The book is set out in seasons and follows the 22 year old narrator from her hometown into the big city, New York. She gets a job as a server in a renowned restaurant and the story is based about her time there, the people she works with, the customers she serves, the mentor she craves and of course the mysterious talk, dark and handsome character, who she desperately wants. There is swearing, drugs, sex, food, wine, everyones dirty little secrets and more wine.

By the hype of the book, I thought that there would be more food involved but to tell you the truth it didn't make me want to cook, it made me want to open a bottle of wine every time I picked it up.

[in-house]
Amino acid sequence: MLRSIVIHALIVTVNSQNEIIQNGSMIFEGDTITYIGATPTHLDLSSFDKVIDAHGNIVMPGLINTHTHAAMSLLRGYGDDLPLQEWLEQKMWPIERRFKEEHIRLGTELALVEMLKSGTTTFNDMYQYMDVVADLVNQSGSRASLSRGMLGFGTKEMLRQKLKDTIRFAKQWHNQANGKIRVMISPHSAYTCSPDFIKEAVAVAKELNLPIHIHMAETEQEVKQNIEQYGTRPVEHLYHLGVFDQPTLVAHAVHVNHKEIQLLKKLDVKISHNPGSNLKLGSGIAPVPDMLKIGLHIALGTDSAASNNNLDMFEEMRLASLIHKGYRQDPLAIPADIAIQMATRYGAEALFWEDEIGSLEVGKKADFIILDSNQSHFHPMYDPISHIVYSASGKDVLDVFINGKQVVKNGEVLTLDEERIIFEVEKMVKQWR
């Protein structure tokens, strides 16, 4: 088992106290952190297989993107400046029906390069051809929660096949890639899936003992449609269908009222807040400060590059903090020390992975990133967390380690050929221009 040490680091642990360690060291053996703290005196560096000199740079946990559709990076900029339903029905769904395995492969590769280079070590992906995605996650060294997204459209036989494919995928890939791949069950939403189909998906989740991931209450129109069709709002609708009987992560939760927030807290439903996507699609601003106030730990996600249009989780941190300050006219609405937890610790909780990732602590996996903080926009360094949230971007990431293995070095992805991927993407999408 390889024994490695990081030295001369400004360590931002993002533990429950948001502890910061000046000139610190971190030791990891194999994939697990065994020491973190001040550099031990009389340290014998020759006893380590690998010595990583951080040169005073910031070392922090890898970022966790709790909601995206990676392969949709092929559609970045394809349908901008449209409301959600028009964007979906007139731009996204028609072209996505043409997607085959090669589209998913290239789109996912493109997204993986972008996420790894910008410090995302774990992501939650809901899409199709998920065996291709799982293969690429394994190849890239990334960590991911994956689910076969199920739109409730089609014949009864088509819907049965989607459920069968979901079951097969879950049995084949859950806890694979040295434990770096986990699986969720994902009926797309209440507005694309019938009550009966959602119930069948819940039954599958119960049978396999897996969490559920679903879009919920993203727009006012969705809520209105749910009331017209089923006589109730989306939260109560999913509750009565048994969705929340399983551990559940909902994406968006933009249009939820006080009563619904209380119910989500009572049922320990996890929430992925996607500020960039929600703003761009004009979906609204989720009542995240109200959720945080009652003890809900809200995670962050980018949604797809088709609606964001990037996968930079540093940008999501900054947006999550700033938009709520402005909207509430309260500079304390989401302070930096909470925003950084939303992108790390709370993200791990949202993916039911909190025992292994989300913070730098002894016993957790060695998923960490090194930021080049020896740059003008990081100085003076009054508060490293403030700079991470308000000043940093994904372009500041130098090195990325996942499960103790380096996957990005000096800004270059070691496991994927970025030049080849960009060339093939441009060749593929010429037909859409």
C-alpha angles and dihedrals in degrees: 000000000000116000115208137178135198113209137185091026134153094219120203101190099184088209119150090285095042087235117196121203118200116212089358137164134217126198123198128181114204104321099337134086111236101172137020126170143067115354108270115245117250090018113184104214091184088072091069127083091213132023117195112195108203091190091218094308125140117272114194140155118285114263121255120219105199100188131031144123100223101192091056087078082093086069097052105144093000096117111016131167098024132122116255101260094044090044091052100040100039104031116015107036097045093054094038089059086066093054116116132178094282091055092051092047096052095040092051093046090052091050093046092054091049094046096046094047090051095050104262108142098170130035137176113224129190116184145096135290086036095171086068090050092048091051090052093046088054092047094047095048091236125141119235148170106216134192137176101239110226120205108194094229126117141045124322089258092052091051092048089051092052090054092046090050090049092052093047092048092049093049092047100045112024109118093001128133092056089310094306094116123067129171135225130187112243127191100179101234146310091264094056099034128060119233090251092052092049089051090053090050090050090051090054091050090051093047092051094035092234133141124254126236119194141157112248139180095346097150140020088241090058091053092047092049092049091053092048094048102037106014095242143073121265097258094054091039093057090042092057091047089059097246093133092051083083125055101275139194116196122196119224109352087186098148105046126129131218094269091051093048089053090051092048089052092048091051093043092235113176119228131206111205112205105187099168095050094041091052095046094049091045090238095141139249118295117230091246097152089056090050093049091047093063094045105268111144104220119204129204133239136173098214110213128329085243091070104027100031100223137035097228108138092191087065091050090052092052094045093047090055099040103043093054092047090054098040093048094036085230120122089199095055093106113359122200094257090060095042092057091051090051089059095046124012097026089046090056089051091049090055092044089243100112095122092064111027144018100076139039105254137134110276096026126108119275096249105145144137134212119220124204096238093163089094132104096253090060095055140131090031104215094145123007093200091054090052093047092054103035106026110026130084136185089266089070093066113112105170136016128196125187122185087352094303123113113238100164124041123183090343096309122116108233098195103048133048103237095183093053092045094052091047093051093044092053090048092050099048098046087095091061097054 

I don't think I've mentioned it on the space yet but I've worked in restaurant kitchens before so a lot of the kitchen talk in the book brought back memories of my apprenticeship with head chefs that yelled, screamed 'pick-up', screamed 'pick-up!' even louder if no one came running, threw plates of food at walls or called you a 'blow-arse'. Now, not all my head chef's were like that and the social vibe between staff was not as gritty as this book makes it out to be but it still brought back the feeling of being at the pass and waiting for my desserts to be picked up, hoping desperately someone would come quickly so the ice cream didn't end up like soup. I will also admit when I first started reading this book, it brought back the anxiety that also came hand in hand with my kitchen gig and the feeling of being the newbie in a foreign space.